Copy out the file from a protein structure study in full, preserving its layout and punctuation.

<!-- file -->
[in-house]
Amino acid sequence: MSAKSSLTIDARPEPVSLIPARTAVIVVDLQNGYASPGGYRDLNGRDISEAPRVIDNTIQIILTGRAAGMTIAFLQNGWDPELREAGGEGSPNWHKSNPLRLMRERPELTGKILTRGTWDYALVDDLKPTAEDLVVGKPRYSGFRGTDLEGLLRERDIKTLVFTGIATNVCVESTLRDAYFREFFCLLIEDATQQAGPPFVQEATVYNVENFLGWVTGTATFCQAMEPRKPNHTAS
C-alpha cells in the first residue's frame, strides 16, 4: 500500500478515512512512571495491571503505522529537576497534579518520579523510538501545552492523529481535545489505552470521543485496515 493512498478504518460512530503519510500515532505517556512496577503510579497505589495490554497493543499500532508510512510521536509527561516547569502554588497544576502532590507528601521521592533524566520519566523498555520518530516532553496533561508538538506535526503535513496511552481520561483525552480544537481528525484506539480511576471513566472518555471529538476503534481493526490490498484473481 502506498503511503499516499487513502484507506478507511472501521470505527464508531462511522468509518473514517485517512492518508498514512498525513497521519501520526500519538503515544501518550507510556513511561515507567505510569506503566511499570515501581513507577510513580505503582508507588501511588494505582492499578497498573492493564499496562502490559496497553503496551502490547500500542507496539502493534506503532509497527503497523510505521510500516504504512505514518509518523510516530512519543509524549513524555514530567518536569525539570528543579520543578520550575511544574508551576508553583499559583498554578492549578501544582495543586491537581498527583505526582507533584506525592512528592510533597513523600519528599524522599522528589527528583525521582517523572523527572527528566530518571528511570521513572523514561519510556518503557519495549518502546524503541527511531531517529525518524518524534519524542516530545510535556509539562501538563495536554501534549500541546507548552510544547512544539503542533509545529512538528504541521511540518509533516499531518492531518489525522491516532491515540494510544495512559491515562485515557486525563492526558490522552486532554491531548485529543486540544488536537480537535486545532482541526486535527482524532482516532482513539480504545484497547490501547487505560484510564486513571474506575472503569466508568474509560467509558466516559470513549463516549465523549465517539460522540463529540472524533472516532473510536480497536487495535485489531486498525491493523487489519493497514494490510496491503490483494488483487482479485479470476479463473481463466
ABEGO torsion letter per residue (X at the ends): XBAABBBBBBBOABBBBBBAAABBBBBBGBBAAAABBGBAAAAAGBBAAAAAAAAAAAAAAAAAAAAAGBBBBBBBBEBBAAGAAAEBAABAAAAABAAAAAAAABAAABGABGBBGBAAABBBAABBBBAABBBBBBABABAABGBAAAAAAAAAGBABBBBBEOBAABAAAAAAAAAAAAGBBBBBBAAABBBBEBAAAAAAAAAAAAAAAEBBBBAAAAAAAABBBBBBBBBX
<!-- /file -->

[in-house]
Amino acid sequence: MSAKSSLTIDARPEPVSLIPARTAVIVVDLQNGYASPGGYRDLNGRDISEAPRVIDNTIQIILTGRAAGMTIAFLQNGWDPELREAGGEGSPNWHKSNPLRLMRERPELTGKILTRGTWDYALVDDLKPTAEDLVVGKPRYSGFRGTDLEGLLRERDIKTLVFTGIATNVCVESTLRDAYFREFFCLLIEDATQQAGPPFVQEATVYNVENFLGWVTGTATFCQAMEPRKPNHTAS
C-alpha cells in the first residue's frame, strides 16, 4: 500500500478515512512512571495491571503505522529537576497534579518520579523510538501545552492523529481535545489505552470521543485496515 493512498478504518460512530503519510500515532505517556512496577503510579497505589495490554497493543499500532508510512510521536509527561516547569502554588497544576502532590507528601521521592533524566520519566523498555520518530516532553496533561508538538506535526503535513496511552481520561483525552480544537481528525484506539480511576471513566472518555471529538476503534481493526490490498484473481 502506498503511503499516499487513502484507506478507511472501521470505527464508531462511522468509518473514517485517512492518508498514512498525513497521519501520526500519538503515544501518550507510556513511561515507567505510569506503566511499570515501581513507577510513580505503582508507588501511588494505582492499578497498573492493564499496562502490559496497553503496551502490547500500542507496539502493534506503532509497527503497523510505521510500516504504512505514518509518523510516530512519543509524549513524555514530567518536569525539570528543579520543578520550575511544574508551576508553583499559583498554578492549578501544582495543586491537581498527583505526582507533584506525592512528592510533597513523600519528599524522599522528589527528583525521582517523572523527572527528566530518571528511570521513572523514561519510556518503557519495549518502546524503541527511531531517529525518524518524534519524542516530545510535556509539562501538563495536554501534549500541546507548552510544547512544539503542533509545529512538528504541521511540518509533516499531518492531518489525522491516532491515540494510544495512559491515562485515557486525563492526558490522552486532554491531548485529543486540544488536537480537535486545532482541526486535527482524532482516532482513539480504545484497547490501547487505560484510564486513571474506575472503569466508568474509560467509558466516559470513549463516549465523549465517539460522540463529540472524533472516532473510536480497536487495535485489531486498525491493523487489519493497514494490510496491503490483494488483487482479485479470476479463473481463466
ABEGO torsion letter per residue (X at the ends): XBAABBBBBBBOABBBBBBAAABBBBBBGBBAAAABBGBAAAAAGBBAAAAAAAAAAAAAAAAAAAAAGBBBBBBBBEBBAAGAAAEBAABAAAAABAAAAAAAABAAABGABGBBGBAAABBBAABBBBAABBBBBBABABAABGBAAAAAAAAAGBABBBBBEOBAABAAAAAAAAAAAAGBBBBBBAAABBBBEBAAAAAAAAAAAAAAAEBBBBAAAAAAAABBBBBBBBBX